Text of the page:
ONE of the nation's most powerful investigators has been found guilty of plotting to import drugs worth more than $120 million.
- From: The Daily Telegraph
- August 11, 2011
Mark William Standen remained unmoved as the jury of 11 handed down their guilty verdicts to three charges today, after a Supreme Court trial lasting almost five months.
The former assistant director of the New South Wales Crime Commission had pleaded not guilty to conspiracy to import and supply more than 300kg of the drug pseudoephedrine, used to make speed and ice.
Standen, 54, also denied using his role as a senior detective to pervert the course of justice.
The father-of-four spent 25 days in the witness box during his trial in a bid to explain the hundreds of hours of covert evidence gathered in a lengthy investigation.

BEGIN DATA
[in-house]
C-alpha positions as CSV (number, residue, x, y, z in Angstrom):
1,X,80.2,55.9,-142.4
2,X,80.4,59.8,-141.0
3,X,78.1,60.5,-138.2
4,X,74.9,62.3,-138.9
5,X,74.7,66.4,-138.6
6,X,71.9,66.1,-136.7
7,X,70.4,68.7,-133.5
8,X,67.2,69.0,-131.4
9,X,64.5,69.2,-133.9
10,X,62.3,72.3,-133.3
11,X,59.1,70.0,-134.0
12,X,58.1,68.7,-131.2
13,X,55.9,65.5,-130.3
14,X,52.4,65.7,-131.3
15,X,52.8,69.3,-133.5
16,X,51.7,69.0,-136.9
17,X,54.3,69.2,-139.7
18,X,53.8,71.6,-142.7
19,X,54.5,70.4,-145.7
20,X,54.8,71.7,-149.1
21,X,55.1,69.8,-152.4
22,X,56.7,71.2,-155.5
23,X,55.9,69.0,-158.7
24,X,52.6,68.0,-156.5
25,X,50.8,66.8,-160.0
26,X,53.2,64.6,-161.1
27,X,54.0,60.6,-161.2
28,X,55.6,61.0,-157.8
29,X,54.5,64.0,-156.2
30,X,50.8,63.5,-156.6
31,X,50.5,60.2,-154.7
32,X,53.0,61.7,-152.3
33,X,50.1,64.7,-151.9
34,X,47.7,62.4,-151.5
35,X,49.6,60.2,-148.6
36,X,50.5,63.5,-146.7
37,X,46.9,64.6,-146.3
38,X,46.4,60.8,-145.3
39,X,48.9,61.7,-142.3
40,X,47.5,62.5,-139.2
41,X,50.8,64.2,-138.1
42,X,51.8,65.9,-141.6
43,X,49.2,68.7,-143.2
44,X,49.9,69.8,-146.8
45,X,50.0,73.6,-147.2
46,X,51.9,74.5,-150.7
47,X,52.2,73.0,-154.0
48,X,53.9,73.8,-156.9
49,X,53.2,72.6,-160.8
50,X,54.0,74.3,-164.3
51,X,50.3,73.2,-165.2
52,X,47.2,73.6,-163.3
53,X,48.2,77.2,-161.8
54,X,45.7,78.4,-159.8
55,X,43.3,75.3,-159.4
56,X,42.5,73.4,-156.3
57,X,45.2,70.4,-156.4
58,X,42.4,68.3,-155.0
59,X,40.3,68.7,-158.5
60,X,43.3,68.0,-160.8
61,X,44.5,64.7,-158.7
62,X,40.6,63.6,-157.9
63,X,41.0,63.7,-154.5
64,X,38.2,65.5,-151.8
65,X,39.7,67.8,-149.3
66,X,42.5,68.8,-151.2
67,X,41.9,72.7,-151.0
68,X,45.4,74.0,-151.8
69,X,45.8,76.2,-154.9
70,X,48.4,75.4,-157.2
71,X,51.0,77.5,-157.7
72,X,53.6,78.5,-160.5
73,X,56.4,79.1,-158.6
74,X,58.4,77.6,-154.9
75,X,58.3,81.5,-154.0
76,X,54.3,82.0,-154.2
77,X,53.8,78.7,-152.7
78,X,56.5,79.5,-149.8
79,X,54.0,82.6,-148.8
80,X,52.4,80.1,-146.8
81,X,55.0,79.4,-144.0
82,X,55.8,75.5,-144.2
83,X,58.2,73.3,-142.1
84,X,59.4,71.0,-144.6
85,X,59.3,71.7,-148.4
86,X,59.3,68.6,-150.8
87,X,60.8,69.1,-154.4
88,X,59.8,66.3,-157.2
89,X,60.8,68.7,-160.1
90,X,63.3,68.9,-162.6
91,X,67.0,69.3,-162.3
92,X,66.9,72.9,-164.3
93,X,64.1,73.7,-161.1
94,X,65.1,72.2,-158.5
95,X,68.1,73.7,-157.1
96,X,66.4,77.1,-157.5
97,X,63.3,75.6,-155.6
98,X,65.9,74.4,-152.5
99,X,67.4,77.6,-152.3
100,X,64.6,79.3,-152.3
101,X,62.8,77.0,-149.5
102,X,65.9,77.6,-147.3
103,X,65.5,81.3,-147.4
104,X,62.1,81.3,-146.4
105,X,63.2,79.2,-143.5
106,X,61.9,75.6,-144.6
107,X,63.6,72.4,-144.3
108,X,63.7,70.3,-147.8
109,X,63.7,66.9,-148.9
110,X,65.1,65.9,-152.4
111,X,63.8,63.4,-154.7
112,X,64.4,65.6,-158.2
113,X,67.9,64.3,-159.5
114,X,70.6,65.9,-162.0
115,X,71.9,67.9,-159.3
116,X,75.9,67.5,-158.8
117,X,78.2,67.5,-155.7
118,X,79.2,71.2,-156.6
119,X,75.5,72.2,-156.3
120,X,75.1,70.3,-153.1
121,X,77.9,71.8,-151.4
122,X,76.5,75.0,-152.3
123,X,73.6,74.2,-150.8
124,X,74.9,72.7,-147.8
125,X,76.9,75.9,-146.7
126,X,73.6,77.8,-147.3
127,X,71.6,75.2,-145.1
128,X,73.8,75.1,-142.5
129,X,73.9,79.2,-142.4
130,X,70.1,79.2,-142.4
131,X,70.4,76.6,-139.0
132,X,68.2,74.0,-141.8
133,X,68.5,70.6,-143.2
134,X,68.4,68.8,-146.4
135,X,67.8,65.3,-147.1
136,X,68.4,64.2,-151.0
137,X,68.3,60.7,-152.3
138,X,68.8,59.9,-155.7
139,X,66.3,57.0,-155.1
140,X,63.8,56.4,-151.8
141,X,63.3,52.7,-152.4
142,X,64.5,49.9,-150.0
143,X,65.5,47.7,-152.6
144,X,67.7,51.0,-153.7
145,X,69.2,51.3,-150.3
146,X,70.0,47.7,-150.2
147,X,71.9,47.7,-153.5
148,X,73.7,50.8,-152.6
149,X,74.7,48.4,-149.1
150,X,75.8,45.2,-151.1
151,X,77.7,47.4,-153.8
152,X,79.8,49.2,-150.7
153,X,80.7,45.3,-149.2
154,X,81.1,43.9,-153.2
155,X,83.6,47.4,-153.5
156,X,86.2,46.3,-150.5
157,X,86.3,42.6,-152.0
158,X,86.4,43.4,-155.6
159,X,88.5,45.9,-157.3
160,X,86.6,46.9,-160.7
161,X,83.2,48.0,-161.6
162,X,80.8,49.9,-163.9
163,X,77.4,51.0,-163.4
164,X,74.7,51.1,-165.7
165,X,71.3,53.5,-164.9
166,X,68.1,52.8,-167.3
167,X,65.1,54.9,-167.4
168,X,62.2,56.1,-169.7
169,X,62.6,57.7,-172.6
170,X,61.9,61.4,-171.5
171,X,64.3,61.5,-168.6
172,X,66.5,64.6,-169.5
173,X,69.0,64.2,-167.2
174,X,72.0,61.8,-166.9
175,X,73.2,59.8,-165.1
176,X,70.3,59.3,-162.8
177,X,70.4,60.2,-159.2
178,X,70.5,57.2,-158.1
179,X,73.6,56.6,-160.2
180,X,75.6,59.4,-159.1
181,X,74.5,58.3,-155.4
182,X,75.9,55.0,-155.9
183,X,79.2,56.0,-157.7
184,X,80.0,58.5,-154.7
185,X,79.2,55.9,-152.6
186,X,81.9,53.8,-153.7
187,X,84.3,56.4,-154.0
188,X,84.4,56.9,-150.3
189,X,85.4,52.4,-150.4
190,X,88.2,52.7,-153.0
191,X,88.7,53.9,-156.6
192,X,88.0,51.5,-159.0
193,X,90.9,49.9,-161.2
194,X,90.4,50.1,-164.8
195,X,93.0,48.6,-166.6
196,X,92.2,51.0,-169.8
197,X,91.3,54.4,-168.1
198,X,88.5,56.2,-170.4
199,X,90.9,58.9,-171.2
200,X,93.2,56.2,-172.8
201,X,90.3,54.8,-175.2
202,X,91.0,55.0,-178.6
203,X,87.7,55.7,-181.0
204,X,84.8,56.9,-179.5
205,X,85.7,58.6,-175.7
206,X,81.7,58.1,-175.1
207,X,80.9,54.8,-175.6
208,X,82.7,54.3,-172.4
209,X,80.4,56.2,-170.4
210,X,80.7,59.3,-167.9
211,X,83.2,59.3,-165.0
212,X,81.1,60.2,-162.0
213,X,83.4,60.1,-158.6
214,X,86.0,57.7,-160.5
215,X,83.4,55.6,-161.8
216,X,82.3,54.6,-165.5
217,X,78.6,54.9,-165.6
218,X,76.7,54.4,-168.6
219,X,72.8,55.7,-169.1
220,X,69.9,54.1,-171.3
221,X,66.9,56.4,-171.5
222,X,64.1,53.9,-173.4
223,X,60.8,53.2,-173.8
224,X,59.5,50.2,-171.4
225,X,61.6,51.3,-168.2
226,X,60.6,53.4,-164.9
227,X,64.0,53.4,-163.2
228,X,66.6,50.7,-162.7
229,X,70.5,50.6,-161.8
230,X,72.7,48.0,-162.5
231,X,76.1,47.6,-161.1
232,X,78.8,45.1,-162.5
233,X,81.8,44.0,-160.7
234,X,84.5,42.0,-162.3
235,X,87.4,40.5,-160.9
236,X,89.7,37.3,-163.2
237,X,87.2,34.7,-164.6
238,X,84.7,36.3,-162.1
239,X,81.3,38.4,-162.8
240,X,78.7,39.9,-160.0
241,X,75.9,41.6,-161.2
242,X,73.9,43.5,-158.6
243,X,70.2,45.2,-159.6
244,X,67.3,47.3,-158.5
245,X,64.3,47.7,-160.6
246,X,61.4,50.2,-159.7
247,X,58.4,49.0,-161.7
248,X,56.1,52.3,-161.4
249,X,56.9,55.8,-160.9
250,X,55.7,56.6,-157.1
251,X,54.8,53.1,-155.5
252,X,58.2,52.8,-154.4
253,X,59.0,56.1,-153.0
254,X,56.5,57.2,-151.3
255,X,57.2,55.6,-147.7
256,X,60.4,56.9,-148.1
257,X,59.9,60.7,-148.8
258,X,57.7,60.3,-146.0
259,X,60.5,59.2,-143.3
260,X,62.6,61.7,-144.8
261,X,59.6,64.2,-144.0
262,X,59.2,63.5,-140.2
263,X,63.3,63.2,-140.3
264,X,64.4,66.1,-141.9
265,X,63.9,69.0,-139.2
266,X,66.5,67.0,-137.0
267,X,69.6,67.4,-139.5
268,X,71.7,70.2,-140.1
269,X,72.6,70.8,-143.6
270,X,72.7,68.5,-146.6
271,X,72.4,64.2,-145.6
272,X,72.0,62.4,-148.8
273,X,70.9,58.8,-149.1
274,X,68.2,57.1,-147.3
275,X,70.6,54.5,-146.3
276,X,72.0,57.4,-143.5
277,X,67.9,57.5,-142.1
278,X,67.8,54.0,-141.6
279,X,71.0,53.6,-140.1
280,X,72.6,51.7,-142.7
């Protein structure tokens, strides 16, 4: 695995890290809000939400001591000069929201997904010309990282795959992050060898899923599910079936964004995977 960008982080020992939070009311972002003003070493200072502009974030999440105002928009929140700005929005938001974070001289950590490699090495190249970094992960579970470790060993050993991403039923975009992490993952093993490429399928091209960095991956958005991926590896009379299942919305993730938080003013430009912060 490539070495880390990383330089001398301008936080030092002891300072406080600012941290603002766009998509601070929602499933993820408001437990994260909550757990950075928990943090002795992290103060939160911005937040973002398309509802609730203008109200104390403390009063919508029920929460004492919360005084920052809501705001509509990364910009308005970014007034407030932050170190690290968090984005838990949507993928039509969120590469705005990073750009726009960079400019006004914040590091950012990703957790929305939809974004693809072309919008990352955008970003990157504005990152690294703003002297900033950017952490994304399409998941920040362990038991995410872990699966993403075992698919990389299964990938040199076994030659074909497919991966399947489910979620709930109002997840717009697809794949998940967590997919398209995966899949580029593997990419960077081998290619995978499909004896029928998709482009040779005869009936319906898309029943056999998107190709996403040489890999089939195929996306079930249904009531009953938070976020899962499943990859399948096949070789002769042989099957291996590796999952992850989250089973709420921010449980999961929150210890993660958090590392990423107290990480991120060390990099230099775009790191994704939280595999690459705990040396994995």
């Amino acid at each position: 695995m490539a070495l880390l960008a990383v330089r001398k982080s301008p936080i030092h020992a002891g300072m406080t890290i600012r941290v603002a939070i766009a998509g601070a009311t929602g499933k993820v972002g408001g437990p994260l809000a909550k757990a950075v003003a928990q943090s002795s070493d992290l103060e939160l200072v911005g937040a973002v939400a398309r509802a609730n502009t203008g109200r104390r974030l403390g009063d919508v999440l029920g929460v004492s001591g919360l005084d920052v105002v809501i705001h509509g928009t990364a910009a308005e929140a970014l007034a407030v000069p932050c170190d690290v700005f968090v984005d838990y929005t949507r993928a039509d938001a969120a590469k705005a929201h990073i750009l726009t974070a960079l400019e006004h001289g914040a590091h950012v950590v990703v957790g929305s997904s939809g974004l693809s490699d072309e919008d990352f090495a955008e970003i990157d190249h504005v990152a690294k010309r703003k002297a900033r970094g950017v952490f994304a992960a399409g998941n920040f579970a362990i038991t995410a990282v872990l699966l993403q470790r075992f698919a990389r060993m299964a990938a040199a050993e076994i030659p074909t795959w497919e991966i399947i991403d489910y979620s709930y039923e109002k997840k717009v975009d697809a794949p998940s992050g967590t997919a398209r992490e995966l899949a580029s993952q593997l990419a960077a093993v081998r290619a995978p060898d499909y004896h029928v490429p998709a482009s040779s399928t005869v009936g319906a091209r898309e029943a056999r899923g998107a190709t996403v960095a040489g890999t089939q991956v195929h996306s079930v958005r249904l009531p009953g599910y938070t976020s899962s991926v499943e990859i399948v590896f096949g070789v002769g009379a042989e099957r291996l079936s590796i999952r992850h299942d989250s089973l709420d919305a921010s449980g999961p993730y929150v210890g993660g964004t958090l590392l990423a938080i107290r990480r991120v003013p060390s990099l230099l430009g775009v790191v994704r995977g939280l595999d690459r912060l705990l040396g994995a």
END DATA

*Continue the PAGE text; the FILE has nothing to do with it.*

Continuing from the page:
He admitted discussing an "unlawful scenario" with his business partner and friend Bakhos "Bill" Jalalaty, that would involve the importation of drugs in a shipment of rice - but he never believed his buddy was serious.
However he also admitted telling plenty of lies - especially to AFP investigators during a four-hour interview done shortly after his arrest on June 2, 2008.
The Crown alleged Standen's relationship with British-born informant James Henry Kinch, became corrupt, leading to the pair joining with legitimate businessman Bakhos "Bill" Jalalaty to stage the daring operation.
The Crown claimed Standen, motivated by a "dire" financial state thanks to gambling and other debts, had agreed to help Kinch import the drugs for a significant slice of the profits.
Jalalaty's legitimate business, Crown Prosecutor Tim Game SC argued, provided an authentic "front" for the illegal drug operation.
The jury's verdict ended a trial that was originally estimated to last about two months - but instead went for close to five. The case was beset with delay, frustration and controversy, with jurors at one stage threatening mutiny.